Material within a package which absorbs liquids from product; pad in meat trays is made from paper and has a plastic liner.
Acceptable Daily Intake (ADI)
An estimate by the Joint Food and Agricultural Organization (United Nations)/World Health Organization Expert Committee on Food Additives (JECFA) of the amount of a veterinary drug, expressed on a body weight basis, that can be ingested daily over a lifetime without appreciable health risk (standard man=60 kg).
Accredited Laboratory Program (ALP)
The Accredited Laboratory Program accredits nonfederal analytical chemistry laboratories to analyze meat and poultry food products for moisture, protein, fat, and salt (MPFS) content, and/or certain specific classes of chemical residues. Currently the specific chemical residues are chlorinated hydrocarbons (CHC), polychlorinated biphenyls (PCB), sulfonamides, nitrosamines, and arsenic.
A list of popular acronyms used widely by and within FSIS.
Advanced Meat Recovery (AMR)
Product derived from AMR systems is defined as meat. AMR is a process that uses machinery to separate edible meat from bones by scraping, shaving, or pressing the meat from the bone. AMR machinery is not permitted to break, grind, crush, or pulverize bones to separate meat, and bones must emerge intact and in natural physical conformation. Meat produced using this method is comparable in appearance, texture, and composition to meat trimmings and similar meat products derived by hand trimming of bones. Product derived from AMR systems cannot contain spinal cord tissue. FSIS verifies that establishments using AMR systems do not incorporate spinal cord tissue into the products as a consequence of the pressure used to force meat tissue from the bone. Questionable products may be sampled by FSIS for analytical testing for the presence of spinal cord.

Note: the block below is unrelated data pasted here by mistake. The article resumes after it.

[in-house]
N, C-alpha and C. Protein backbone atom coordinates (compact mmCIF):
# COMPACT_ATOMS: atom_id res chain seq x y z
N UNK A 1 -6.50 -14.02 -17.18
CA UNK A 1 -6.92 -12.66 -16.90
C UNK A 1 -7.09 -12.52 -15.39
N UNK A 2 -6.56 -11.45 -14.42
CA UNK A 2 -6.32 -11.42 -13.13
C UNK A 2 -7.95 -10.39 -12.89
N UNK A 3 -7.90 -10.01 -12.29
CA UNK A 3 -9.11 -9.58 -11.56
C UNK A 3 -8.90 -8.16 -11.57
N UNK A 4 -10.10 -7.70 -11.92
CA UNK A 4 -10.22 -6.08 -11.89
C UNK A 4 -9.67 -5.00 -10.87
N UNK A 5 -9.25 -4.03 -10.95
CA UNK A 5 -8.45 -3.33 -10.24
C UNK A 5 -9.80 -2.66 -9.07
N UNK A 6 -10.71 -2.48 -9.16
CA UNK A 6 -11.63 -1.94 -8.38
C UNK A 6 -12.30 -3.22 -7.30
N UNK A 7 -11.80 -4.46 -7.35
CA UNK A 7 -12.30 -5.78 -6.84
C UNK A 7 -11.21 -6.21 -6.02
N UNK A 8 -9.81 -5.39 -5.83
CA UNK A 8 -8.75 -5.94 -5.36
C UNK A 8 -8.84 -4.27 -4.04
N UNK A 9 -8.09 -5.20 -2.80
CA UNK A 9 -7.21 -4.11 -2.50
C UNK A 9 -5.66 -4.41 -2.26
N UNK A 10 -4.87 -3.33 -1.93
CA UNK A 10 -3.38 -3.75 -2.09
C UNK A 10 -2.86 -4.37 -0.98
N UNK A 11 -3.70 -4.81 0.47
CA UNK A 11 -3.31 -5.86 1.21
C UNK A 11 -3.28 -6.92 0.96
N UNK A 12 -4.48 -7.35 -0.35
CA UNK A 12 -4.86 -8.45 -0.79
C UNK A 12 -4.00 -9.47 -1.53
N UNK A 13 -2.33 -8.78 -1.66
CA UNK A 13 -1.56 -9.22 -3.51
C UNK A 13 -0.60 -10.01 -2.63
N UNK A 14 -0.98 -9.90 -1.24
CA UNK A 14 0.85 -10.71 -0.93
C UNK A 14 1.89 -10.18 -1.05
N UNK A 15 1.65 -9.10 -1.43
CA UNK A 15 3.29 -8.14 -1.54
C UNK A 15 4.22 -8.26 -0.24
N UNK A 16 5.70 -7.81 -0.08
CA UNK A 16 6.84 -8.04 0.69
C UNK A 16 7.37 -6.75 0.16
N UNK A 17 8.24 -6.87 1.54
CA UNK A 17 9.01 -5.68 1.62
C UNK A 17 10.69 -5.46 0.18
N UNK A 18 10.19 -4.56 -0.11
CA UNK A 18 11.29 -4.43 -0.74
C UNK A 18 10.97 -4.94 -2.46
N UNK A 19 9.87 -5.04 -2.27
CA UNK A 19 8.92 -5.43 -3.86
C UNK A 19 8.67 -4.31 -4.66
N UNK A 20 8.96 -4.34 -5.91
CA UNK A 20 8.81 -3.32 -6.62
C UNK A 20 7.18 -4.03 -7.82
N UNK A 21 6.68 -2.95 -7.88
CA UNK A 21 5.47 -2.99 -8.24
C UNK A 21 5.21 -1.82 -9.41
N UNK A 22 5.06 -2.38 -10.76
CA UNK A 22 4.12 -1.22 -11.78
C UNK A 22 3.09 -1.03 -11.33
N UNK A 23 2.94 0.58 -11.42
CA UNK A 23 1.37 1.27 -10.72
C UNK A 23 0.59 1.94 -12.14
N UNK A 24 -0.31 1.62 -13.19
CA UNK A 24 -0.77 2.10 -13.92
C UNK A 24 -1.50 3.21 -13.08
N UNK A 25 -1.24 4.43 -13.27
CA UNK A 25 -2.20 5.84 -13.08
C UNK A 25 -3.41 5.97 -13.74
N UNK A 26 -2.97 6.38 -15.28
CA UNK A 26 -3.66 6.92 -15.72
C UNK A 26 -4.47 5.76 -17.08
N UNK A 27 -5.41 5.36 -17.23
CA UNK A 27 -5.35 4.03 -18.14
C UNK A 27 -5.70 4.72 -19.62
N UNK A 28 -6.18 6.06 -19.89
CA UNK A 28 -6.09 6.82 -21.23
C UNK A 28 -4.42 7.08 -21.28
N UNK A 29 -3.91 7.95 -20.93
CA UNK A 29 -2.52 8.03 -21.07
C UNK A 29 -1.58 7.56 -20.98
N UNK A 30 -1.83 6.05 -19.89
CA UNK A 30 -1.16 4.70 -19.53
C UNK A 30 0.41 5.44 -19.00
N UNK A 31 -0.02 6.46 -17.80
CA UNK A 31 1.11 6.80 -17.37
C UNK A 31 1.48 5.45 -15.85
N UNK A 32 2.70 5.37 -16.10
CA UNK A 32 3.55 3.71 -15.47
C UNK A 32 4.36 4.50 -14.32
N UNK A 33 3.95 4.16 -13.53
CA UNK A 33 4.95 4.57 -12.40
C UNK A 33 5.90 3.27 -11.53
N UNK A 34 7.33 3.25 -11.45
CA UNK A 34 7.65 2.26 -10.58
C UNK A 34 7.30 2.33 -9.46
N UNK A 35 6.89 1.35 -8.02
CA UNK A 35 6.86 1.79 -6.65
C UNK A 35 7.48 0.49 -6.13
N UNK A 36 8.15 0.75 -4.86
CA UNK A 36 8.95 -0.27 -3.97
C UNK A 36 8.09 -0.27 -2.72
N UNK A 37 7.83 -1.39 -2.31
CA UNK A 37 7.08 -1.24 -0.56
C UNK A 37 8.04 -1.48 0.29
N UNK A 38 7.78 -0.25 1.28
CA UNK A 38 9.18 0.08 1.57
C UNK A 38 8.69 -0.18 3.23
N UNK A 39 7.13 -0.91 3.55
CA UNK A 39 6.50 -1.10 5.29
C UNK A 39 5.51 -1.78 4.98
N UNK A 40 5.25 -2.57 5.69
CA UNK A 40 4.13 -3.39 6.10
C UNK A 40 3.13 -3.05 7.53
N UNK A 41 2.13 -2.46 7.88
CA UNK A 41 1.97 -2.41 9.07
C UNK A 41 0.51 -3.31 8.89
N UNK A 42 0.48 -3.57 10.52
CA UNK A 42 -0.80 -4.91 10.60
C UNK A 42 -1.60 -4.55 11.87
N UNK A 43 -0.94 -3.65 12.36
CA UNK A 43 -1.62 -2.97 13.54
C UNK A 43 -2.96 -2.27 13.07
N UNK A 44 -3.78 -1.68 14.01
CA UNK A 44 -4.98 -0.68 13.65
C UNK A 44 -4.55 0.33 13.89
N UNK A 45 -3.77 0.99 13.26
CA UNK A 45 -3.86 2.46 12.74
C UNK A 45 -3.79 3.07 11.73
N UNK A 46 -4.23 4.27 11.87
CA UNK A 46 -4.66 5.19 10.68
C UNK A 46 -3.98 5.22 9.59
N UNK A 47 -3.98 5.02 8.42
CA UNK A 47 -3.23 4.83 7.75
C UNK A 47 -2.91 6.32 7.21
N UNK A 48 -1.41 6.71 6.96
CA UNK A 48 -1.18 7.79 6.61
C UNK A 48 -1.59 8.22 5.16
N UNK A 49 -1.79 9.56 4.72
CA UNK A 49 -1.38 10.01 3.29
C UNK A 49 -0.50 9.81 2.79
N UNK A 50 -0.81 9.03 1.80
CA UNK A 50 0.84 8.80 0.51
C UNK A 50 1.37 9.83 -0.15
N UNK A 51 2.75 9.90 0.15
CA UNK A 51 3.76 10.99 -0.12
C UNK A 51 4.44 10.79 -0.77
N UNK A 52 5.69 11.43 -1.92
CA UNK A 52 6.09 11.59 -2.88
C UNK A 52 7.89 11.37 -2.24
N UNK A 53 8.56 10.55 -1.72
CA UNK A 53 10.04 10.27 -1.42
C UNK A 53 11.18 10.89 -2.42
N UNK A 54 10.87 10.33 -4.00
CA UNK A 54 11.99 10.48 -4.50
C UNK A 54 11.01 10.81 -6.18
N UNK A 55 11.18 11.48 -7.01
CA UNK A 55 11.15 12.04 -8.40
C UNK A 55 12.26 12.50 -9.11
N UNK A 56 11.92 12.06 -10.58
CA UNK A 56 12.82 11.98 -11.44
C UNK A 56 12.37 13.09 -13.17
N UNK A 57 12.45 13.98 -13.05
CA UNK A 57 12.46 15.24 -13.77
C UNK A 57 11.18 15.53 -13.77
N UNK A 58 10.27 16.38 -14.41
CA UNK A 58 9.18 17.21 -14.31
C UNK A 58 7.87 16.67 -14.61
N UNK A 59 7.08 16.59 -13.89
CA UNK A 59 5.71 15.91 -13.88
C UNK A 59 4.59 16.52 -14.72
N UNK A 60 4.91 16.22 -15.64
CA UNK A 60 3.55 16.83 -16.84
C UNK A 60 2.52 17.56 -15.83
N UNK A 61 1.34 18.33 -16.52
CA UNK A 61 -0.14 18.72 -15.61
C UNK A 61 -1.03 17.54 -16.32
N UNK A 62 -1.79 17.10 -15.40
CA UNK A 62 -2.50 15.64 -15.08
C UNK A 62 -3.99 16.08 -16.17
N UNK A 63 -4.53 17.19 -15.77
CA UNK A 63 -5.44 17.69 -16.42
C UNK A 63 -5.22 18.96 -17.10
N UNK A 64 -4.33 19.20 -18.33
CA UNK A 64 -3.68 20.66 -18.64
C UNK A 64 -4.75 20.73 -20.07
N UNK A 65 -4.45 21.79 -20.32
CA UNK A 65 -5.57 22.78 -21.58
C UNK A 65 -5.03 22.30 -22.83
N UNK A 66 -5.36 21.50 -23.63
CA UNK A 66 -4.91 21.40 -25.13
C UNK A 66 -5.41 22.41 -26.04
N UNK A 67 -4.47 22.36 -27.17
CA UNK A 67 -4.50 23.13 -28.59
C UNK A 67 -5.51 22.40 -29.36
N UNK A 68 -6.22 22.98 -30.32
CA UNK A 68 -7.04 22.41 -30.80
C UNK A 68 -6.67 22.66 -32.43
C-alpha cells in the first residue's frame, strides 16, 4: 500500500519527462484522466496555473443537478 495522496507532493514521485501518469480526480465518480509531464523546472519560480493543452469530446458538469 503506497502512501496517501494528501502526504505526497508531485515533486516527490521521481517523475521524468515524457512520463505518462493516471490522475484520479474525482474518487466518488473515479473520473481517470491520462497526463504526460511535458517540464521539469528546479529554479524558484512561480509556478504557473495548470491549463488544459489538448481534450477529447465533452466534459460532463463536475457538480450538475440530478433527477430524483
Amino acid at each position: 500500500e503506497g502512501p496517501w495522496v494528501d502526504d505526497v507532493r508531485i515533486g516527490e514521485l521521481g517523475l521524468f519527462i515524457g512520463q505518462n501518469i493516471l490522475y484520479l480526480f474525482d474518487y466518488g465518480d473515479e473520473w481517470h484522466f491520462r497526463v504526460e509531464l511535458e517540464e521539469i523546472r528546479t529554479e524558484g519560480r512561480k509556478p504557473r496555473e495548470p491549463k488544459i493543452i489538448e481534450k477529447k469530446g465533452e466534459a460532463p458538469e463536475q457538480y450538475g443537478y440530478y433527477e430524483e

Generally, impure, unsafe, or unwholesome; however, the Federal Food, Drug, and Cosmetic Act, the Federal Meat Inspection Act, the Poultry Products Inspection Act, and the Egg Products Inspection Act contain separate language defining in very specific (and lengthy) terms how the term adulterated will be applied to the foods each of these laws regulates. Products found to be adulterated under these laws cannot enter into commerce for human food use.
see Dry Aged.
Agricultural Marketing Service (AMS)
USDA agency that establishes standards for grades of cotton, tobacco, meat, dairy products, eggs, fruits, and vegetables. It also operates inspection, grading, and market news services, and provides supervisory administration for federal marketing orders.
Agricultural Research Service (ARS)
USDA agency employing federal scientists to conduct basic,applied, and developmental research in the following fields: livestock; plants; soil, water and air quality; energy; food safety and quality; nutrition; food processing, storage, and distribution efficiency; non-food agricultural products; and international development.
Animals subject to the Federal Meat Inspection Act or the Poultry Products Inspection Acts mandatory inspection requirements. USDA exempts from its inspection foods containing three percent or less raw (or less than two percent cooked) red meat or other edible portions of a carcass, or products which historically have not been considered by consumers as products of the meat industry. For poultry products, see 9 CFR §381.15.